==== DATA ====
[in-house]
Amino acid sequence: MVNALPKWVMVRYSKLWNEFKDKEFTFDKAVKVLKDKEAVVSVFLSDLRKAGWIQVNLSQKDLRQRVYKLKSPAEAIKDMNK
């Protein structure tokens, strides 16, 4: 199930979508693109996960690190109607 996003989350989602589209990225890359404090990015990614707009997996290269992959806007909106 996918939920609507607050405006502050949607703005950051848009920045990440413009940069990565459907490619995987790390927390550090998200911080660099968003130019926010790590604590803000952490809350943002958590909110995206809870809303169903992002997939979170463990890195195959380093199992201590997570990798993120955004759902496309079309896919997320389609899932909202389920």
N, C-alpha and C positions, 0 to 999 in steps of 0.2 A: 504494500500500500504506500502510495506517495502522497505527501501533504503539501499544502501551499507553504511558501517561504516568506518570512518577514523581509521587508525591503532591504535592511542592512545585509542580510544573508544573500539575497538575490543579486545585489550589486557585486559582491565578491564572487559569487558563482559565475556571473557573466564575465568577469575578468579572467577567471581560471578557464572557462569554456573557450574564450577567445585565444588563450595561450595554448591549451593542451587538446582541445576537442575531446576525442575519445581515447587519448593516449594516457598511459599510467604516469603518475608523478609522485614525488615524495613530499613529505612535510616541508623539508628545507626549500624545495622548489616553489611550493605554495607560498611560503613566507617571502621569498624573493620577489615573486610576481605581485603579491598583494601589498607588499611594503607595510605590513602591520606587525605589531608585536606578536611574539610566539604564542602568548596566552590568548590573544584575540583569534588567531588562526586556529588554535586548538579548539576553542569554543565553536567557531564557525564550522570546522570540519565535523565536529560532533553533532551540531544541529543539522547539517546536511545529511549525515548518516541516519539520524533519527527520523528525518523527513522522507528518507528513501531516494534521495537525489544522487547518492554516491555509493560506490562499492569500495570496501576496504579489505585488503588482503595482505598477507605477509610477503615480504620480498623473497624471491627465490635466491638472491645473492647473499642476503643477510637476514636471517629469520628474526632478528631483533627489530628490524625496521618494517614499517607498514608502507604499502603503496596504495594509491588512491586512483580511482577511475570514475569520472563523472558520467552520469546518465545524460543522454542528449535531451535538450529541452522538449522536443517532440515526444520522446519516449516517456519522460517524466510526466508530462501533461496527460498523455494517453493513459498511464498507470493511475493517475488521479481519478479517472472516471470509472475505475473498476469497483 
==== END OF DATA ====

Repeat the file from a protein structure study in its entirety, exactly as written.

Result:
[in-house]
Amino acid sequence: MVNALPKWVMVRYSKLWNEFKDKEFTFDKAVKVLKDKEAVVSVFLSDLRKAGWIQVNLSQKDLRQRVYKLKSPAEAIKDMNK
């Protein structure tokens, strides 16, 4: 199930979508693109996960690190109607 996003989350989602589209990225890359404090990015990614707009997996290269992959806007909106 996918939920609507607050405006502050949607703005950051848009920045990440413009940069990565459907490619995987790390927390550090998200911080660099968003130019926010790590604590803000952490809350943002958590909110995206809870809303169903992002997939979170463990890195195959380093199992201590997570990798993120955004759902496309079309896919997320389609899932909202389920």
N, C-alpha and C positions, 0 to 999 in steps of 0.2 A: 504494500500500500504506500502510495506517495502522497505527501501533504503539501499544502501551499507553504511558501517561504516568506518570512518577514523581509521587508525591503532591504535592511542592512545585509542580510544573508544573500539575497538575490543579486545585489550589486557585486559582491565578491564572487559569487558563482559565475556571473557573466564575465568577469575578468579572467577567471581560471578557464572557462569554456573557450574564450577567445585565444588563450595561450595554448591549451593542451587538446582541445576537442575531446576525442575519445581515447587519448593516449594516457598511459599510467604516469603518475608523478609522485614525488615524495613530499613529505612535510616541508623539508628545507626549500624545495622548489616553489611550493605554495607560498611560503613566507617571502621569498624573493620577489615573486610576481605581485603579491598583494601589498607588499611594503607595510605590513602591520606587525605589531608585536606578536611574539610566539604564542602568548596566552590568548590573544584575540583569534588567531588562526586556529588554535586548538579548539576553542569554543565553536567557531564557525564550522570546522570540519565535523565536529560532533553533532551540531544541529543539522547539517546536511545529511549525515548518516541516519539520524533519527527520523528525518523527513522522507528518507528513501531516494534521495537525489544522487547518492554516491555509493560506490562499492569500495570496501576496504579489505585488503588482503595482505598477507605477509610477503615480504620480498623473497624471491627465490635466491638472491645473492647473499642476503643477510637476514636471517629469520628474526632478528631483533627489530628490524625496521618494517614499517607498514608502507604499502603503496596504495594509491588512491586512483580511482577511475570514475569520472563523472558520467552520469546518465545524460543522454542528449535531451535538450529541452522538449522536443517532440515526444520522446519516449516517456519522460517524466510526466508530462501533461496527460498523455494517453493513459498511464498507470493511475493517475488521479481519478479517472472516471470509472475505475473498476469497483 